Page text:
Be the parent your child needs you to be. They need you to be in their world. That means interacting and playing with them on their level to prompt them through the tasks and chores they don’t want to do. Here are some tips and examples of using effectively using edutainment with your child.
Practice Healthy Competition
The child’s brain loves novelty. That is why healthy competition and games get them excited. You can help your child accomplish the daily tasks they do not necessarily want to do by adding a fun edutainment component.
Edutainment in daily tasks may include incorporating a game or competition into their nighttime routine to prompt them to get ready for bed, pick up their toys, or brush their teeth long enough.
For instance, when it’s time for bed, create a healthy, fun competition that gets them excited. You might tell your child, “Okay! It’s time to get ready for bed! Let’s see who can race to the bathroom the fastest!” Once this completed, follow up with “Who can get their toothbrush out and put the toothpaste on the fastest?” or “Who can brush their teeth the longest?” For toothbrushing, when you know the two minutes is up, you can finish first, allowing them to win the competition of brushing for at least two minutes. Then, follow up with how surprised or excited that you are that they won.
Be Playful with Your Child
Your child is not going to behave all the time. They are not perfect. When your child throws a temper tantrum, is upset, or is insistent on something, add something playful to the mix that takes their mind off it.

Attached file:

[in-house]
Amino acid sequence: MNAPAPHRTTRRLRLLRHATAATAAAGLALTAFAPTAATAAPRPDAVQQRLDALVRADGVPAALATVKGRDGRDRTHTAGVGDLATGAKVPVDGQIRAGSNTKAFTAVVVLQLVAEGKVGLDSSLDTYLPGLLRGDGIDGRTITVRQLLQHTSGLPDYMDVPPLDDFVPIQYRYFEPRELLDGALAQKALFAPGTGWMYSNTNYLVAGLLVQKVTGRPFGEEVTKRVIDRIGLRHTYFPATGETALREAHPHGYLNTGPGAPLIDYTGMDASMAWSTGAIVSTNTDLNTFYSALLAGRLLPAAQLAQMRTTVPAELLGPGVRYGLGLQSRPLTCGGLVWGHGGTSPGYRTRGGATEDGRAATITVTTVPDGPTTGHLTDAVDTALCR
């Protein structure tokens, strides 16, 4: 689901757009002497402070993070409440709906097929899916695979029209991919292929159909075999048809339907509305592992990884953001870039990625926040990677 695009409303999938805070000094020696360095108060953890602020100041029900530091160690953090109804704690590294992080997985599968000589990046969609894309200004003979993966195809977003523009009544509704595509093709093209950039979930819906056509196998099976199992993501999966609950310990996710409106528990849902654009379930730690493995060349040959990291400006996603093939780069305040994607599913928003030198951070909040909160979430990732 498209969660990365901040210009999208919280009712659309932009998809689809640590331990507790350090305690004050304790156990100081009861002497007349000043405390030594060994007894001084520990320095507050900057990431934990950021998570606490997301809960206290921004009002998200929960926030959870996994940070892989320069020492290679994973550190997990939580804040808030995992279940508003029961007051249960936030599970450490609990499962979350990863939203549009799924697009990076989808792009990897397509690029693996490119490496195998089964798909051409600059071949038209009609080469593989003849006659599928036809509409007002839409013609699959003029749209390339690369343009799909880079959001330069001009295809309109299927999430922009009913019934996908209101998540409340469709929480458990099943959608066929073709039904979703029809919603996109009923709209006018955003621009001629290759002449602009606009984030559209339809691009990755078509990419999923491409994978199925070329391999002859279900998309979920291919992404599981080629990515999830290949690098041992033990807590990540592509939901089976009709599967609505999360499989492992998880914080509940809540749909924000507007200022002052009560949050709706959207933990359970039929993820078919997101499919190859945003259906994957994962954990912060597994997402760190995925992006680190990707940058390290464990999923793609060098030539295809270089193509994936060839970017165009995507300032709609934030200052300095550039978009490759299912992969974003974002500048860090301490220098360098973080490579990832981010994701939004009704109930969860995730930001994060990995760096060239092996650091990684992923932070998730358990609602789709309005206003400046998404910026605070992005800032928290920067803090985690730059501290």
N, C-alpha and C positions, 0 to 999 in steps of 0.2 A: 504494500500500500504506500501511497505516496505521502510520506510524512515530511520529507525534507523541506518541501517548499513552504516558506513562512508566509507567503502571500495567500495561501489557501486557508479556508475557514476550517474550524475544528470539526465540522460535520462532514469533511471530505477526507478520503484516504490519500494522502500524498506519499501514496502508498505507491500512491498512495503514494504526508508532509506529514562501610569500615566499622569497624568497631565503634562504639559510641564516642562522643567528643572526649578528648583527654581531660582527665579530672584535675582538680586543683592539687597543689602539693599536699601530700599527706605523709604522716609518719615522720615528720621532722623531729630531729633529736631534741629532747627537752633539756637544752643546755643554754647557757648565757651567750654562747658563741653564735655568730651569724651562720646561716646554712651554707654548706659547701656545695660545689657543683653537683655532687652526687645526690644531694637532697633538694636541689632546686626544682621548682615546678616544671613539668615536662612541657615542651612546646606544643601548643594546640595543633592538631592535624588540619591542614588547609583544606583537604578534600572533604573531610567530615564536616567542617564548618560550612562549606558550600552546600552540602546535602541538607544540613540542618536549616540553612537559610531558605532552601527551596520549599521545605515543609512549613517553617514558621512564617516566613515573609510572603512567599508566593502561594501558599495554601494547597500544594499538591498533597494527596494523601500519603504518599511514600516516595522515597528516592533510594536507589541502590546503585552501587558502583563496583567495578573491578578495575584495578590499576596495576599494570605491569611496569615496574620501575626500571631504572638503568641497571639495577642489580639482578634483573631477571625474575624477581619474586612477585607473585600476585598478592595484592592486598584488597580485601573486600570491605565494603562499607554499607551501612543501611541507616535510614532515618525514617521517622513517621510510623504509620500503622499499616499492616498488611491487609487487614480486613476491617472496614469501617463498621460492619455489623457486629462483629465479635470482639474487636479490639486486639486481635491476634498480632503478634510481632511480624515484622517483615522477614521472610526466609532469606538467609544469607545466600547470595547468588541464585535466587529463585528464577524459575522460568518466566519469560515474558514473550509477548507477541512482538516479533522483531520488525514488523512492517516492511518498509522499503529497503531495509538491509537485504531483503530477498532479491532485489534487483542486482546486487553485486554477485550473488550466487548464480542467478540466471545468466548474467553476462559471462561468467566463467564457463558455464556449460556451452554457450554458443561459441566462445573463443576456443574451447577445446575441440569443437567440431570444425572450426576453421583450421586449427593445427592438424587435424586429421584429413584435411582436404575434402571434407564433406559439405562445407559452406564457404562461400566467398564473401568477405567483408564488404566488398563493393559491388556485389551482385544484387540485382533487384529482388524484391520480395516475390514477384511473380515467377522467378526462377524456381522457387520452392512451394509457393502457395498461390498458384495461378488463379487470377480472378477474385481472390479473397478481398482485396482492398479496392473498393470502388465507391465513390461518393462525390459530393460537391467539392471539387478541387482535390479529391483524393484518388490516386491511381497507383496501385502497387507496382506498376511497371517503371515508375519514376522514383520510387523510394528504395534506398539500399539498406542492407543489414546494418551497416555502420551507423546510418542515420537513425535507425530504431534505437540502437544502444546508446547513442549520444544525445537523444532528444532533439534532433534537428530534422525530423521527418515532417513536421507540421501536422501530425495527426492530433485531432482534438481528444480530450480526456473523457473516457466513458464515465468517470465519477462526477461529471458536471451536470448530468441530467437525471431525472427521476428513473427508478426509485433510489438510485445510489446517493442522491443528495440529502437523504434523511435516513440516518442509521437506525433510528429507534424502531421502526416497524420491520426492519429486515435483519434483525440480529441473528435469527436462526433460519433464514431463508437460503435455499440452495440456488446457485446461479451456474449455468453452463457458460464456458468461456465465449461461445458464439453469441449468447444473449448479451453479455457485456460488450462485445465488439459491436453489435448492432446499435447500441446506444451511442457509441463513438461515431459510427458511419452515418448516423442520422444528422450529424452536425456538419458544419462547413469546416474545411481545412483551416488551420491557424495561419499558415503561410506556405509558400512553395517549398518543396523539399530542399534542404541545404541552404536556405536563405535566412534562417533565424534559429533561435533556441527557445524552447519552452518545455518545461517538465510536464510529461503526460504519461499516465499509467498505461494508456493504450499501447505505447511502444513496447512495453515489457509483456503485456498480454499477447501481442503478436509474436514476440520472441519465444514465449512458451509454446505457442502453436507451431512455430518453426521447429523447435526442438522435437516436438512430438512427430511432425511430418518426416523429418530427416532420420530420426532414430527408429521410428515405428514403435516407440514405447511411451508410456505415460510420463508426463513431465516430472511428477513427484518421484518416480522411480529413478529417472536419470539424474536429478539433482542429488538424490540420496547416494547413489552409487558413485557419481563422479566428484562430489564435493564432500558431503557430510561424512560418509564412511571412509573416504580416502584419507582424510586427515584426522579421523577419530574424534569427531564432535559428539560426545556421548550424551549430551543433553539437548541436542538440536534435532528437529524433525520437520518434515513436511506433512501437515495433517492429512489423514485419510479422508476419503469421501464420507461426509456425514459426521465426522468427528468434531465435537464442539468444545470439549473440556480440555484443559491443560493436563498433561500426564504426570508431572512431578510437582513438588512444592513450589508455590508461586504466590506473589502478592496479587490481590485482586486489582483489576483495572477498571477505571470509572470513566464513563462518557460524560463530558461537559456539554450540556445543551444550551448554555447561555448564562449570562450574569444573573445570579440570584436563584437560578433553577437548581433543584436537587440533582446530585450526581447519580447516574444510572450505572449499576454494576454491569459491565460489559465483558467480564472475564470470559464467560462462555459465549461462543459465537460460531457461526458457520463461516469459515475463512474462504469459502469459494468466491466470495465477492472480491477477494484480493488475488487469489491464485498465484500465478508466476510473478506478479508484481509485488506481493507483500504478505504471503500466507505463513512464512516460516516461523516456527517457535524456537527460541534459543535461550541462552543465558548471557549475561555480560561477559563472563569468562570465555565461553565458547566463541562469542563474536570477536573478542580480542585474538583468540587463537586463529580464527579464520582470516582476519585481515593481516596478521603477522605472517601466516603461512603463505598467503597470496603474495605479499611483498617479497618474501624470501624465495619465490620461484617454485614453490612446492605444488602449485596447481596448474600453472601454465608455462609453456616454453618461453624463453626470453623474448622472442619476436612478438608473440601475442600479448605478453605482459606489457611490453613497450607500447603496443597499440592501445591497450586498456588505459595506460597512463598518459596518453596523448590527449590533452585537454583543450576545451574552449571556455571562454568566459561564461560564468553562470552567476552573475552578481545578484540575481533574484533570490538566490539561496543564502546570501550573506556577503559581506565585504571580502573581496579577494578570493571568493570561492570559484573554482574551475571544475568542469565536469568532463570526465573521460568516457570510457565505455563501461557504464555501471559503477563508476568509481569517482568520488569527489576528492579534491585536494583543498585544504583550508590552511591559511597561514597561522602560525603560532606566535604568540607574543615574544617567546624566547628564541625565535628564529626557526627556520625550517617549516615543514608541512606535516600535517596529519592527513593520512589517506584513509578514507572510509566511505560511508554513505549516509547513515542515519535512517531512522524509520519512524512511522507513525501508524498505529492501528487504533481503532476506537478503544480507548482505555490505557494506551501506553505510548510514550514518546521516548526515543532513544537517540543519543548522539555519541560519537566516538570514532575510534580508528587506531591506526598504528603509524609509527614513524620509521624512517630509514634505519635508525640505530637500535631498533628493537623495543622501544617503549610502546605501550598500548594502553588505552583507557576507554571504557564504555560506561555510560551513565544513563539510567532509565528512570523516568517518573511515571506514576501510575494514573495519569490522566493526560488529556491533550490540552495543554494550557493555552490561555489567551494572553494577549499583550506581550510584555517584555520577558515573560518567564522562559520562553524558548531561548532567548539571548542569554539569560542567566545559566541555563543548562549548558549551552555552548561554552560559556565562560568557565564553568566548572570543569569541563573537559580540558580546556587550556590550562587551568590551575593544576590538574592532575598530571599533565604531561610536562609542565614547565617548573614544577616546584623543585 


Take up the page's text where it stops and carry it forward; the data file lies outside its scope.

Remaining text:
If my son throws a temper tantrum, sometimes I pretend in a silly way that I am falling and hurt my foot, and he laughs. Or, if he sits in a chair that I specifically told him that I am going to sit in, I playfully act like I am going to sit on him. He likes the silliness, and it detracts and redirects him away from his original temper tantrum or harmful behavior.
Think Outside the Box
Playfulness and silliness work, but other times creative solutions help your child accomplish their tasks and chores. Homework is one thing that your child may not enjoy. Think outside the box to what excites them and incorporate that into their homework time.
Younger children love tents, so building a shelter or fort in the living room together where they can go to do their homework is an exciting way to mask the doldrums of homework. For teens, coffee shops are typical favorite hangouts. Going to one where they can have their favorite coffee drink and do their homework is a treat that they enjoy. Both scenarios change your child’s negative outlook on homework to something positive.
How edutaining are you as a parent? Whatever your level, you can better implement healthy competition, fun, and creative approaches to motivate your child. A child’s way of interpreting things is rarely ever black and white, usually because they are not eager to learn. When you edutain, you help them learn in a behavior that they embrace.